New York, Carnegie Institute, 1918


*Janes EA.  Historical Records of British Regiments in the Great War.

                2 Vols: Cavalry and Yeomanry Regiments; Infantry Regiments

                Revised Edition, 1976

Typescript listing of the whereabouts of all British Regiments between 1914 and 1918


*Lefevre P et al.  La Belgique et la premiere guerre mondiale. Bibliographie. Belgie en de eerste wereld oorlog. Bibliografie

Brussels, Musee Royal de l'Armée - Koningklijk Legermuseum (Centre d'Histoire militaire), 1987


*Morris L. (Ed).  Henry Tonks and the Art of Pure Drawing

                Norwich Library services, 1985

Catalogue of an exhibition of Tonks’s work held in Norwich.  Chapter 4 details Tonks’s experience as a war artist, including his work painting disfigured men at the Cambridge Military Hospital, Aldershot, and the Queen’s Hospital, Sidcup


+Poynter D.  W.Rivers and his contribution to the treatment and understanding of shellshock

                Ph.D Thesis, 1995, Nene College, Northampton

Contains an extremely comprehensive bibliography on war neurosis and shellshock


*Poynter FNL (ed).  Medicine and Surgery in the Great War 1914-1918

                London, Wellcome Institute of the History of Medicine, 1968

Catalogue of an exhibition to commemorate the 50th anniversary of the Armistice.  The exhibits included many examples of war art, pieces of equipment, and a large collection of books and journal articles.  A useful, even essential starting point for a student of medicine and the First World War


*Prothero GW.  A select analytical list of books concerning the Great War

London, Imperial War Museum, 1923 (reprinted Battery Press 1995)

An early war bibliography containing some medical references





*Barker P.  The Regeneration Trilogy

                BCA, 1997 (orig Viking Books 1991-1995)

Comprising three novels; Regeneration, The Eye in the Door and The Ghost Road, it is constructed around the real life encounter of Siegfried Sassoon and Dr WHR Rivers at Craiglockhart Hospital


*Dugain M.  La Chambre des officiers

Paris, JC Lattès, 1998 (*tr. Howard Curtis, Phoenix House, 2000)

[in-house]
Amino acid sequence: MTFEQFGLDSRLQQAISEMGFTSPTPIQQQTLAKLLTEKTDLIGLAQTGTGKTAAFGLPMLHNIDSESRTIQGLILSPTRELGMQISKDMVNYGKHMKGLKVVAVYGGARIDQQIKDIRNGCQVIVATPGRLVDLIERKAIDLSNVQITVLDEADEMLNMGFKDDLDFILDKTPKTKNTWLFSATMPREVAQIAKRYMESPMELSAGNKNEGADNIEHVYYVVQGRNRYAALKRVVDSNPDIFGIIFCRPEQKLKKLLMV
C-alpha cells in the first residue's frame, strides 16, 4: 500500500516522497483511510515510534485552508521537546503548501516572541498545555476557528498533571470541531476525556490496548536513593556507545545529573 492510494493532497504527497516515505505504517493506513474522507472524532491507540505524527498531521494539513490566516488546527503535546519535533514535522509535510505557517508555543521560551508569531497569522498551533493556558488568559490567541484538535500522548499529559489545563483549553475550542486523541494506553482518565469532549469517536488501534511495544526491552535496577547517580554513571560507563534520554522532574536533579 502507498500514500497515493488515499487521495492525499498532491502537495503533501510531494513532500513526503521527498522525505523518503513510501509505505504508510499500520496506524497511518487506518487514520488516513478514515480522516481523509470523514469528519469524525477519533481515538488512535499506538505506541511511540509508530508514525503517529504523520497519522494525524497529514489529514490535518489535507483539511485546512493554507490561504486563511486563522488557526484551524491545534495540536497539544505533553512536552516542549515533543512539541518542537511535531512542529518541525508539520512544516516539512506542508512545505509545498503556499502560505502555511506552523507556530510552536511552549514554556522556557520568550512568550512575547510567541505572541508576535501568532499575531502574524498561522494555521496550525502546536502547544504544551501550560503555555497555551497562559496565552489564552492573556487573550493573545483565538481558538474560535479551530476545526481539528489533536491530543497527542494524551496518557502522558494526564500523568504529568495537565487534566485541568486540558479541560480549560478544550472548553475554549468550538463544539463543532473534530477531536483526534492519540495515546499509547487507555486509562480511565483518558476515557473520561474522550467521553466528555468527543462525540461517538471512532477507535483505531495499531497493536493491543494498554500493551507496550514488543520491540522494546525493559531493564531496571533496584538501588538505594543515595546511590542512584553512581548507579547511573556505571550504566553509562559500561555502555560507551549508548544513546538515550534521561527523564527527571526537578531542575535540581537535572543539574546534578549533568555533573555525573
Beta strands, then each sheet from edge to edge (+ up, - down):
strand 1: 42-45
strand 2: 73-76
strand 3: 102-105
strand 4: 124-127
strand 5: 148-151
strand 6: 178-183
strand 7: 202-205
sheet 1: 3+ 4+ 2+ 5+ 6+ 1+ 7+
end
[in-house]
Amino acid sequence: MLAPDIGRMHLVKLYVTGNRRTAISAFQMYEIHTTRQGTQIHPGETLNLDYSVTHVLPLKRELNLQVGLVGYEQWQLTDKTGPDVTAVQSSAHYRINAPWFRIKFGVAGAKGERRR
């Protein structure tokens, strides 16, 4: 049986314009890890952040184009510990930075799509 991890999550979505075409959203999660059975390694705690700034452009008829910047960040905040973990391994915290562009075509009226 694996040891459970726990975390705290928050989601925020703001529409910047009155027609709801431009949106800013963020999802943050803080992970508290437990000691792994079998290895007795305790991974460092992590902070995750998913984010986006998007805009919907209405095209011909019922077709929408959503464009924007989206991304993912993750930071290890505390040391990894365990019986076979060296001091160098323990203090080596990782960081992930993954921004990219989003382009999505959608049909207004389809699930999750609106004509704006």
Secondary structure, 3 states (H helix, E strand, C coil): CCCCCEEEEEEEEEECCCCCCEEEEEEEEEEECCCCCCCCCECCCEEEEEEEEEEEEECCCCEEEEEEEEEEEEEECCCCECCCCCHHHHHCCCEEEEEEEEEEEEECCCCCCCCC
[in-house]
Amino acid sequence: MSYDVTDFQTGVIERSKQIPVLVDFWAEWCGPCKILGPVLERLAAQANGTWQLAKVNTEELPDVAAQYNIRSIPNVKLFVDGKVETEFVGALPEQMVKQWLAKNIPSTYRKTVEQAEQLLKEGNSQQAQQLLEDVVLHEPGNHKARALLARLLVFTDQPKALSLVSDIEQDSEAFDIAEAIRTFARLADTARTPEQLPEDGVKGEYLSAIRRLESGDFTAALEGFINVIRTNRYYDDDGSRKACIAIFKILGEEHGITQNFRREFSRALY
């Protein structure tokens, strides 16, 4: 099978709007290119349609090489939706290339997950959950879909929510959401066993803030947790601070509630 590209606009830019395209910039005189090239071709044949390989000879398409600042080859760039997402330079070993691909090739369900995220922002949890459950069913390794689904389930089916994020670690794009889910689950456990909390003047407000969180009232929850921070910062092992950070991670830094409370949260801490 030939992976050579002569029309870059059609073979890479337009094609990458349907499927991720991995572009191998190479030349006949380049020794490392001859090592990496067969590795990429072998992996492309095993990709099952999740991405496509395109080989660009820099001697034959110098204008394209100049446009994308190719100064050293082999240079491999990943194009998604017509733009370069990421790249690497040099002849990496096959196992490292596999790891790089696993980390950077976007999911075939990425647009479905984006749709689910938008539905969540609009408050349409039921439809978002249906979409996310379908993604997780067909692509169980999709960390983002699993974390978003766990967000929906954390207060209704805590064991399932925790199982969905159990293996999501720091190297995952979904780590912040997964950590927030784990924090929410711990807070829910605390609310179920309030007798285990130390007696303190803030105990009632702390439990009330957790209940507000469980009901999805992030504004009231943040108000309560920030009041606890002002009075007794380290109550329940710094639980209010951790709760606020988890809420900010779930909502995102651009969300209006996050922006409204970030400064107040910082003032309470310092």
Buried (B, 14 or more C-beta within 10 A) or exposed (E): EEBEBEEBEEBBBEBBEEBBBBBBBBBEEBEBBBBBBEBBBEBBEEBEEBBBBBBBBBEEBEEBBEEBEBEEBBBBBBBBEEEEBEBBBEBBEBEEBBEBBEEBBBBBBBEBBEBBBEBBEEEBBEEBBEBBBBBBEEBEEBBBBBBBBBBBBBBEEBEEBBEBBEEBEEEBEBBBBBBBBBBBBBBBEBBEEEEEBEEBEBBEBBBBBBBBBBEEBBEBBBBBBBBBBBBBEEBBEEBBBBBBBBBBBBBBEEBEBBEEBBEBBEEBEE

A modern novel based on the experience of the author’s grandfather, wounded by a shellburst in 1914 and treated for his facial injury in the Val-de-Grâce Hospital, Paris.  A disturbing read, not least because of the relative lack of medical and nursing care (and sympathy) compared to British experience at Sidcup or Wandsworth


*Fairchild W.  The Poppy Factory

                London, Bloomsbury Publishing, 1987

Describes the myth of the “underground army” that existed, animal-like, in no mans land


*Faulks S.  Birdsong

                London, Hutchinson, 1993 (Vintage ed 1994)

A brilliant modern novel of the emotional intensity of war


Gailly G.  Sur le bord droit de la Crete Sacrée

Paris, Bossard, 1919

Novel about hospitalisation of a soldier injured when he was carrying his wounded officer.


*Gurner R.  Pass Guard at Ypres

                London, J.M. Dent, 1930

A gloomy, rather Gothic novel with some well-observed trench behaviour and a remarkable description of blindness inflicted by an artillery shell.


*Palmer F.  The Old Blood

                New York, A.L. Burt Company, 1916

Period novel centred on a young American caught up in the German advance of 1914, while visiting his two cousins in France.  After signing up in the British artillery he is wounded in the face, and suffers with shellshock.  The novel explores the effect of his disfigurement on his two cousins, both of whom are in love with him; the quiet beauty cannot cope, but the ugly extrovert sees him through, getting her man in the end (and having cosmetic surgery herself)


*Sassoon S.  Memoirs of an Infantry Officer 

                London, Faber and Faber, 1930


*Sassoon S.  Sherston's Progress. 

                Faber and Faber, London (Folio Society ed 1974)

The semi-autobiographical novel based on Sassoon’s experiences at Craiglockhart, the “shell-shock” hospital near Edinburgh where Wilfred Owen was also treated



11.  Russian material


The items below are listed in the British Museum catalogue of war literature; the listings are in Russian, as are the texts themselves


Anon.  Fighting contagious diseases in wartime.  Proceedings of a conference of bacteriologists and representatives of other medical organisations, December 28-30, 1914

Moscow, 1915


Anon.  Problems of cholera and typhoid vaccinations.  Journal of conference meetings and resolutions (under the auspices of the All-Russian Land Union for the Assistance of Sick and Wounded Soldiers, South-Western Front Committee); held in Kiev, 6-7 August 1915

Moscow, 1915


Anon.  Proceedings of the Aid Committee for those injured by X-irradiation

Kiev, 1915


All-Russian Land Union for the Assistance of Sick and Wounded Soldiers: Proceedings of the Main Committee

Moscow, 1916